SciTech Tuesday: Werner Heisenberg–good or bad? It’s uncertain.
Werner Heisenberg was born on December 5th 1901. The co-founder and pioneer of quantum mechanics was born to parents in Bavaria, where his father taught and studied classical languages. In his youth Heisenberg was a member of the German Youth Movement, and showed aptitude for both mathematics and physics. A Rockefeller Foundation fellowship took him to Copenhagen for a year in 1924 to conduct research with Niels Bohr. Returning to Germany, he developed the first parts of the quantum theory with collaborators. In 1926 Heisenberg returned to Copenhagen and work with Bohr, as a lab assistant and lecturer.
In 1927 Heisenberg wrote to his colleague Wolfgang Pauli about what came to be called the uncertainty principle. He moved to Leipzig as a professor that same year. Shortly after he wrote papers with Pauli describing relativistic quantum theory, and in 1932 Heisenberg was awarded the Nobel Prize for Physics.
With the rise of fascism and anti-semitism in Germany, quantum physics and all theoretical physics, including relativity, were derided. Reports in the press referred to Heisenberg as ‘white jew.’ Political forces were set on denying academic advancement to Heisenberg. Just before the outbreak of the war, in 1939, he visited the United States, and refused an invitation to emigrate. Heisenberg’s mother was friends with Himmler’s mother, and she made an appeal. Himmler wrote a letter supporting Heisenberg, saying that Germany could not afford to lose or silence a man it needed to educate a generation of scientists, and signed it ‘in friendship, Heil Hitler.’ Privately, Himmler warned Heisenberg to be cautious.
Right after Meitner and Frisch explained the experimental results that showed the fission of uranium, Heisenberg became a principal scientist in the Uranium Club—Germany’s nuclear energy project. In 1941 He traveled to German-occupied Copenhagen to speak with Niels Bohr and his colleagues. When he returned to Germany, Heisenberg presented a lecture to Reich officials on the feasibility of developing nuclear power, and the Army subsequently cut its funding for the project. In a meeting in 1942 with the German Minister of Armaments, Heisenberg described nuclear weapons as being expensive to develop (in terms of money and manpower) and unlikely to be successful before 1945.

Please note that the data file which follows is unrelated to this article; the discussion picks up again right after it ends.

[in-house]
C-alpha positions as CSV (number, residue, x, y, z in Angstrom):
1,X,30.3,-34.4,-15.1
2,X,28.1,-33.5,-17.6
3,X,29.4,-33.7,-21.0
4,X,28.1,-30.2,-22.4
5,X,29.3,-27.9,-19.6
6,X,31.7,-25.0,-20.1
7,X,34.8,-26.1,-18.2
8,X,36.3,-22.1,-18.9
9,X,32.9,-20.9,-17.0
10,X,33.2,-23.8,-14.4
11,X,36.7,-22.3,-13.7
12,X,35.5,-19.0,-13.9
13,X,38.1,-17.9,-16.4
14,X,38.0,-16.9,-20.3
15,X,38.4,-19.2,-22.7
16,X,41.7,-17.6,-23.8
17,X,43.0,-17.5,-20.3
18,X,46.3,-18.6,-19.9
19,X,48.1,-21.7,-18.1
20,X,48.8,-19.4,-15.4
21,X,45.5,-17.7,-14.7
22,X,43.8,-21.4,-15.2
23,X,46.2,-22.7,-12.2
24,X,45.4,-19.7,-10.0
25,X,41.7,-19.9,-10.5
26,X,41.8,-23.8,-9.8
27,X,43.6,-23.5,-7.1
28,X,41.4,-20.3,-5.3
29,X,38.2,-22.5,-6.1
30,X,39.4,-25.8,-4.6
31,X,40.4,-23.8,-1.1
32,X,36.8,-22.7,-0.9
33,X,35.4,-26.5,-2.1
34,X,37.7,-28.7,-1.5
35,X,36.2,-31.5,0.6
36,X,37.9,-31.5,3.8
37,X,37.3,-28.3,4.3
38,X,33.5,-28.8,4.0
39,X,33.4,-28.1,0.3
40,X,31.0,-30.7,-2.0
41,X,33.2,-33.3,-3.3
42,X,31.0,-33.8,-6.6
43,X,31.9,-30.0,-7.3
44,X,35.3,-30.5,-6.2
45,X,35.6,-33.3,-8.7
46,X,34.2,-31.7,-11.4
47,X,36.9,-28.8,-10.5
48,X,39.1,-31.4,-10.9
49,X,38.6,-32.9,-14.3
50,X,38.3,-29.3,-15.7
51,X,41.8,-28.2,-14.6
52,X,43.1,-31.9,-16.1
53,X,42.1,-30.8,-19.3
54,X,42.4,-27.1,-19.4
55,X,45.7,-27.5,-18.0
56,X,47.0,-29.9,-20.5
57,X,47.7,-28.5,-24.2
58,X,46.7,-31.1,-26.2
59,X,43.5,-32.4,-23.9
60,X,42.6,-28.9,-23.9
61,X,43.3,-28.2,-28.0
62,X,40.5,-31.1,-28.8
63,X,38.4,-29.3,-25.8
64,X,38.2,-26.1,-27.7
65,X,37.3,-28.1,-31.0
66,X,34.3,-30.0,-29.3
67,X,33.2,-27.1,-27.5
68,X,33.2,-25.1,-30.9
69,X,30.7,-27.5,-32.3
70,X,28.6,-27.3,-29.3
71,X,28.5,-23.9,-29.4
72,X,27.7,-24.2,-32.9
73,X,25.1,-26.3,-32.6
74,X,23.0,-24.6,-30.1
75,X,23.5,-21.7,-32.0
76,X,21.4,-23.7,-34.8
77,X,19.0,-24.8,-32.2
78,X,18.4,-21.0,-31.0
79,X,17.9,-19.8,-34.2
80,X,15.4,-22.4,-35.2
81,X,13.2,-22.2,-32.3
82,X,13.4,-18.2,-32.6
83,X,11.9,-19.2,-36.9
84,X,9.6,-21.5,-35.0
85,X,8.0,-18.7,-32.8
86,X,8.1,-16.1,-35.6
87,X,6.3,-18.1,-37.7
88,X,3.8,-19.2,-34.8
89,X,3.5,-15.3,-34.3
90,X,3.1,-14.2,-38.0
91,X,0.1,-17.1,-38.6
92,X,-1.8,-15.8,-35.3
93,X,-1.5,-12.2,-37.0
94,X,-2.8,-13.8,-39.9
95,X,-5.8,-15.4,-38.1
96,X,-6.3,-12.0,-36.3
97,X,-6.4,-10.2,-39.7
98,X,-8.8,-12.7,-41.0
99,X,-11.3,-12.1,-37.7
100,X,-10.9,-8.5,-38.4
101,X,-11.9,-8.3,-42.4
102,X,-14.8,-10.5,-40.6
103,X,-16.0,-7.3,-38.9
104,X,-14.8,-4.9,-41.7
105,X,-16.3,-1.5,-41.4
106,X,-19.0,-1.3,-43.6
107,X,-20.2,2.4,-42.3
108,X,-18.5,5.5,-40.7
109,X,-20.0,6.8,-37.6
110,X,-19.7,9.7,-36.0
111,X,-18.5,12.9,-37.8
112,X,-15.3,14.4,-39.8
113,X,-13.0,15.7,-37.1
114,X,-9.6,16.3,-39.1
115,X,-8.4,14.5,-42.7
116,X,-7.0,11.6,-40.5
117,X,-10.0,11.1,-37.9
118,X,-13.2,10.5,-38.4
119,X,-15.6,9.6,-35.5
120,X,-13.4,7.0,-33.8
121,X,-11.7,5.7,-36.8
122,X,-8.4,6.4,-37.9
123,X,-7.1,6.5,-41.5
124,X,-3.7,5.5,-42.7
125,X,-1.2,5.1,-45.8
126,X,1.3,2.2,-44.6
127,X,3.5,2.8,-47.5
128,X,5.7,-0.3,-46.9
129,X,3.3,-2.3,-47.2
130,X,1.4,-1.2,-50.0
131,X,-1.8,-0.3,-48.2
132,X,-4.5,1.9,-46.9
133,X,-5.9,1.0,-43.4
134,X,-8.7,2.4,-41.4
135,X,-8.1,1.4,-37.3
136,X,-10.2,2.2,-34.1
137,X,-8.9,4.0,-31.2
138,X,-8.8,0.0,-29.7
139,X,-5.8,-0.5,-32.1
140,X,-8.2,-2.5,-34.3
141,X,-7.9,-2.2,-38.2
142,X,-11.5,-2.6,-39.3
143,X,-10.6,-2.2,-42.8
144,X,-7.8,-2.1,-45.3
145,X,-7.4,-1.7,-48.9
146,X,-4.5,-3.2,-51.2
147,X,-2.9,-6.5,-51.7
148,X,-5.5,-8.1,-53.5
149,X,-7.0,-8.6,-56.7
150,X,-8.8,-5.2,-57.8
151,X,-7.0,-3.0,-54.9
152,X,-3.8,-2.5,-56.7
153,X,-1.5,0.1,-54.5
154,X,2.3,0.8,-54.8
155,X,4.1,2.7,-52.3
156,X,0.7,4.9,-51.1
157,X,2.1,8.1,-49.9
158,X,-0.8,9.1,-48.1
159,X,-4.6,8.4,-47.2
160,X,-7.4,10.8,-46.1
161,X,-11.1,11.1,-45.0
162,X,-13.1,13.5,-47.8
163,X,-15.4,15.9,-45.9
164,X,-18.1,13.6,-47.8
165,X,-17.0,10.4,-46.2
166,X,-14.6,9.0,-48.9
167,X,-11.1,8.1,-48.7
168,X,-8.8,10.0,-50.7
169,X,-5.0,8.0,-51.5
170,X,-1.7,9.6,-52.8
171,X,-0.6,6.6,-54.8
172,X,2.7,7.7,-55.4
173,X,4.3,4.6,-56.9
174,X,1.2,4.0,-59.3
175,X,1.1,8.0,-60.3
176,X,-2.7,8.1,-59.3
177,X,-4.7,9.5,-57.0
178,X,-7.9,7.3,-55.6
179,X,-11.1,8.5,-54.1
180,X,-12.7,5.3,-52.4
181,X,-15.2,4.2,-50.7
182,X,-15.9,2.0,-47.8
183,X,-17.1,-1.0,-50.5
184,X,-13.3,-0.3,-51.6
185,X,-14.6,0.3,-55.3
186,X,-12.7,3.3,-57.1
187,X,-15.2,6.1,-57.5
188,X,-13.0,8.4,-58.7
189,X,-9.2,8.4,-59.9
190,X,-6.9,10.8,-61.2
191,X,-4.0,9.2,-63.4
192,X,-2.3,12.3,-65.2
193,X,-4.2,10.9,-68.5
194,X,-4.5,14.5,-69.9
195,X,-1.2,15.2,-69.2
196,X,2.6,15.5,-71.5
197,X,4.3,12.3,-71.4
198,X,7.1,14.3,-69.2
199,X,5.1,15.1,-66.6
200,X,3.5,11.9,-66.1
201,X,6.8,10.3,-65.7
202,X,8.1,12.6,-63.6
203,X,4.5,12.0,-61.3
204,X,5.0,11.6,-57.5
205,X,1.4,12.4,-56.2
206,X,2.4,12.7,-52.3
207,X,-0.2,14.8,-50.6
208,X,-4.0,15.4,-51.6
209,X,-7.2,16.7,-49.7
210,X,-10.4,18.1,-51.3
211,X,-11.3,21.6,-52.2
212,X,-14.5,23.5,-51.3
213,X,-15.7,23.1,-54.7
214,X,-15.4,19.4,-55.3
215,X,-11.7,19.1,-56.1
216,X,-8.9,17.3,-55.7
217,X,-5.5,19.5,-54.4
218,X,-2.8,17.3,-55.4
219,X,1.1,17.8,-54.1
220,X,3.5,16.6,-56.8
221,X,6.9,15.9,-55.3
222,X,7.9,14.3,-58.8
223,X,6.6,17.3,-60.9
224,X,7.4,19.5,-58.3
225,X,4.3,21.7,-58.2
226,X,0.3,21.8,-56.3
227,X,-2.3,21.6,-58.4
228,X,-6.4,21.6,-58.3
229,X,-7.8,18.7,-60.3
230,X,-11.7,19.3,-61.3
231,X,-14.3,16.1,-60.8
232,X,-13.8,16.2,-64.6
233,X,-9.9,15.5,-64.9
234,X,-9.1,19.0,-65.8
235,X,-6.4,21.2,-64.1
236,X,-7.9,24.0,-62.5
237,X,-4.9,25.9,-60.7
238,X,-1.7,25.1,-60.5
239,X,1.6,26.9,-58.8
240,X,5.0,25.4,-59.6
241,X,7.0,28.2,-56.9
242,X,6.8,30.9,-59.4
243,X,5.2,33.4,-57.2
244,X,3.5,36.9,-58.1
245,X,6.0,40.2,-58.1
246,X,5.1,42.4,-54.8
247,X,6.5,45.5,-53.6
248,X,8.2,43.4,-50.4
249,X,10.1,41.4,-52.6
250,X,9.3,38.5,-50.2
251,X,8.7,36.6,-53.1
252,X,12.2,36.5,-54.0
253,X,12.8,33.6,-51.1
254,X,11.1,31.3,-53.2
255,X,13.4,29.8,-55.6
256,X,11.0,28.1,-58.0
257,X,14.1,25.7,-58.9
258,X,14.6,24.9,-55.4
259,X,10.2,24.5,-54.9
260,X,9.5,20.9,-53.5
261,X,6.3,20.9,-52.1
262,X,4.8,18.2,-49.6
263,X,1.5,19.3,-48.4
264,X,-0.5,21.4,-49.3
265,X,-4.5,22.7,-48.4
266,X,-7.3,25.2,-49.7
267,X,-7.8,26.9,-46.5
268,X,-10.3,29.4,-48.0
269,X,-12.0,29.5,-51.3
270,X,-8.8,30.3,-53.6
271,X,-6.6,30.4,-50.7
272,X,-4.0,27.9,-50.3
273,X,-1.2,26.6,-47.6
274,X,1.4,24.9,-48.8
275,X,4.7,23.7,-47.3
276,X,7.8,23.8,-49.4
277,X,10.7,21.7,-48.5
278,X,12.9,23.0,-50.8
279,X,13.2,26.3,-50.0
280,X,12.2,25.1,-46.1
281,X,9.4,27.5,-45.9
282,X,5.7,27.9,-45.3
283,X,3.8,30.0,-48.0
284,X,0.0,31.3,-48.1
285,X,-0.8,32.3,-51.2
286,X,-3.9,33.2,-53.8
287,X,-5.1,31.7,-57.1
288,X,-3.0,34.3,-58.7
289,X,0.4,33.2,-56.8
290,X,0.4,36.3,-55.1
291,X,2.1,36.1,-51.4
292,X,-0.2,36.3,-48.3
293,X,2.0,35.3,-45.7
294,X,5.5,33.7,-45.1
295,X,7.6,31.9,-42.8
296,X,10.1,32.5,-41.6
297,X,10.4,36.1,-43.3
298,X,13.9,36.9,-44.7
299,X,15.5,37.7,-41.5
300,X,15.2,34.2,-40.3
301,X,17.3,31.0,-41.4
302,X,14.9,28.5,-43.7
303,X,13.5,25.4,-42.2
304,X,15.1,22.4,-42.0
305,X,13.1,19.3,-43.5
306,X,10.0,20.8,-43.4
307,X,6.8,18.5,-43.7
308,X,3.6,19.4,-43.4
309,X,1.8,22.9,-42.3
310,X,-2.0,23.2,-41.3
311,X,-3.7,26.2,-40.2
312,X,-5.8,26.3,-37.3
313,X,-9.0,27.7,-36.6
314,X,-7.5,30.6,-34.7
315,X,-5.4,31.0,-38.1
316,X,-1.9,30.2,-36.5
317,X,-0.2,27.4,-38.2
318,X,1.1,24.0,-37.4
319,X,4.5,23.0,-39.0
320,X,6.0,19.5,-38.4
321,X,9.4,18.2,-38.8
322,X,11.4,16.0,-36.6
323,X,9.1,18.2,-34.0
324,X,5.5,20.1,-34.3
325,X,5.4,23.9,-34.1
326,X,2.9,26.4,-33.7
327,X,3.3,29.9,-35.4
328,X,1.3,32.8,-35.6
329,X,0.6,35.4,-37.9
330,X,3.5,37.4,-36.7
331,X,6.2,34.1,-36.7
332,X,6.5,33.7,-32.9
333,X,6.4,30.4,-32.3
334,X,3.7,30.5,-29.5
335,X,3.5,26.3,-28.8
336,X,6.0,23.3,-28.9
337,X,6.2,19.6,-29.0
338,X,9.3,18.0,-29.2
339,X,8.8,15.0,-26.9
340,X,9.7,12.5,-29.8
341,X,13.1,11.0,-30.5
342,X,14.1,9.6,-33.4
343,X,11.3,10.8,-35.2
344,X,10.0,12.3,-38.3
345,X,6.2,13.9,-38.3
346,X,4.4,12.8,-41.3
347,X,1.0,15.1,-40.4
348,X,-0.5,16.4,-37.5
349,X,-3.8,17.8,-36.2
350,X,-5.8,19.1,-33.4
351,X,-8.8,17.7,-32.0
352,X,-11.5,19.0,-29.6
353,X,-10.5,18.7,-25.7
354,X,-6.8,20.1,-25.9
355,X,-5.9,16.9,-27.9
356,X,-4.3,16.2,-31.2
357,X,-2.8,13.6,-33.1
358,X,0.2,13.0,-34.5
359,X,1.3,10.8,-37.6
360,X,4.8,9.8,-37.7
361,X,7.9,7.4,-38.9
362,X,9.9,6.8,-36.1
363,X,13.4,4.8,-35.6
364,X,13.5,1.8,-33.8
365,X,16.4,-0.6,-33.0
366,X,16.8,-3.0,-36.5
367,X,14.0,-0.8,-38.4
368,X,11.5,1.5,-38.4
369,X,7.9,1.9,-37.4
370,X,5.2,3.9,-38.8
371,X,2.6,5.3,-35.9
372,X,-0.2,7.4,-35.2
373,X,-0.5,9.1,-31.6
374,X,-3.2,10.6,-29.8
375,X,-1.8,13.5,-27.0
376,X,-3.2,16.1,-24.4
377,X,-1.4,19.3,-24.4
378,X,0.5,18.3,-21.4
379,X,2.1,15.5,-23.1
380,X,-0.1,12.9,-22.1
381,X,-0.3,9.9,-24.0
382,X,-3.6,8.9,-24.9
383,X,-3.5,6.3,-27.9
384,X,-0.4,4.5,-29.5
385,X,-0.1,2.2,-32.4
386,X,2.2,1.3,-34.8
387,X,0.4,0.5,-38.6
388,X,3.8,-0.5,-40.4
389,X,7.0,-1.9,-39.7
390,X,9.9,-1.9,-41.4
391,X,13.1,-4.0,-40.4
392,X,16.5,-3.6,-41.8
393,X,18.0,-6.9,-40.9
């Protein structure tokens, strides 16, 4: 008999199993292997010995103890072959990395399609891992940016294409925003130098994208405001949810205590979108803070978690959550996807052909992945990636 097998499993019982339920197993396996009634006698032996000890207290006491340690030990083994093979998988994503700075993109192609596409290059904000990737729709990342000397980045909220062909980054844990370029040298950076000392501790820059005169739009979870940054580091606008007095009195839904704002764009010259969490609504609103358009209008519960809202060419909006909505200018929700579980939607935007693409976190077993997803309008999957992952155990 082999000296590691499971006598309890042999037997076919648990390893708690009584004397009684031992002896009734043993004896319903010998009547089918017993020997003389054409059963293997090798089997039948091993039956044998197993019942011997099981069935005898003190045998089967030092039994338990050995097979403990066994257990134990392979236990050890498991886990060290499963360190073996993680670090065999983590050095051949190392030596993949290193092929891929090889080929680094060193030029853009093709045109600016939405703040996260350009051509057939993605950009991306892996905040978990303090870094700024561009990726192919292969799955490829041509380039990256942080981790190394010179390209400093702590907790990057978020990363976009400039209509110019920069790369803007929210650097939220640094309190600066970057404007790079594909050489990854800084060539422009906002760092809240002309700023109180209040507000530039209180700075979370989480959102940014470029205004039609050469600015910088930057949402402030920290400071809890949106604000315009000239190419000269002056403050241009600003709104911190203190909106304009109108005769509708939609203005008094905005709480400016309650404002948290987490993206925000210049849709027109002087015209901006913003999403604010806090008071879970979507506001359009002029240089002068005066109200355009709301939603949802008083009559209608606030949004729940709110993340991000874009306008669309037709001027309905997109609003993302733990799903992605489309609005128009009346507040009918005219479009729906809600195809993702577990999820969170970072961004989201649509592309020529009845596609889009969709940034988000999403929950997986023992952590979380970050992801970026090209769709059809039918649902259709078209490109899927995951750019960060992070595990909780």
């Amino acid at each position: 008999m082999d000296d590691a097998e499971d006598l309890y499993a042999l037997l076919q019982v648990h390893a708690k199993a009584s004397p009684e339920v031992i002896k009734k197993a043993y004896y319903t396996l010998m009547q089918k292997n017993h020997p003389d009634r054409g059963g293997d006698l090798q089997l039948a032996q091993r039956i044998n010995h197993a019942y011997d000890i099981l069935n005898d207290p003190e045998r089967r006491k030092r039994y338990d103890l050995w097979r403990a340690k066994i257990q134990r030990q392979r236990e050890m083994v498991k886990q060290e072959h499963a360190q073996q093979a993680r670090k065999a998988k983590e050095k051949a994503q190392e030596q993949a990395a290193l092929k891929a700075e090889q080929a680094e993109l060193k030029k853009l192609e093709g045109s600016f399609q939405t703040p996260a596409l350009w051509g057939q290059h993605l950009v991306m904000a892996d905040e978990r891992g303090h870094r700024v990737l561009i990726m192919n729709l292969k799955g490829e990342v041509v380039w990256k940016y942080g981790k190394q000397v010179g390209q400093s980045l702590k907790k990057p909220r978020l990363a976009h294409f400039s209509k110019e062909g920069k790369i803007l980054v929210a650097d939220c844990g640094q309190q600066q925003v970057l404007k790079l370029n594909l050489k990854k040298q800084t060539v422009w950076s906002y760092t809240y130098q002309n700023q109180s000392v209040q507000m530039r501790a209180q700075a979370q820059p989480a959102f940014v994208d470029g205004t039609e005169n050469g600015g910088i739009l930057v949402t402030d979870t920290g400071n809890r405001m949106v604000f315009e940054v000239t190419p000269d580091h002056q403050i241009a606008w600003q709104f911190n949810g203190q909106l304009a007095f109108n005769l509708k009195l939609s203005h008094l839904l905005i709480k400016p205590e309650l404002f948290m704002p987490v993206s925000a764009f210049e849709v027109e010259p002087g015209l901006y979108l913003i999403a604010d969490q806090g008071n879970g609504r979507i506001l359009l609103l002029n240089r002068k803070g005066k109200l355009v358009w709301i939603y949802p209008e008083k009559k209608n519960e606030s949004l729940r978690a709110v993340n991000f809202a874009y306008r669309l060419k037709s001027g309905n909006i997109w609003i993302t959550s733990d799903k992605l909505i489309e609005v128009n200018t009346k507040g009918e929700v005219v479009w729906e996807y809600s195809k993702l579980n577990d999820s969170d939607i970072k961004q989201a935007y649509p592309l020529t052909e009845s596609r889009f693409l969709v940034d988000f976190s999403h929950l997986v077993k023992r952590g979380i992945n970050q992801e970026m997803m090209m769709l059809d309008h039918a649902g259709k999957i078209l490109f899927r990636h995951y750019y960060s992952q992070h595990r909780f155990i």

In early 1943 he received an endowed chair in physics in Berlin. He moved to the city, but evacuated his family and most of his research staff to the country to avoid bombing. Heisenberg traveled to Copenhagen after Bohr escaped, and later to Switzerland. In 1945 he joined his family and staff outside of Berlin.
On May 3rd 1945, Heisenberg was captured by American forces who invaded his country estate while the area was still under German control. He was removed from Germany and taken to England, and didn’t see his family for several months. Part of the goal of this mission to acquire German scientists and their research before the Russians obtained them. Heisenberg resumed his position at the head of German physics research after the war, leading the Max Planck Institute (renamed from the Kaiser-Wilhelm Institute, and relocated from Berlin to Munich).
Some historians view Heisenberg as a hero, who used subterfuge to derail the German nuclear program. Others see him as a patriot with conflicted feelings about his government.
He died of cancer at his home in February of 1976.
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Posted by Rob Wallace, STEM Education Coordinator at The National WWII Museum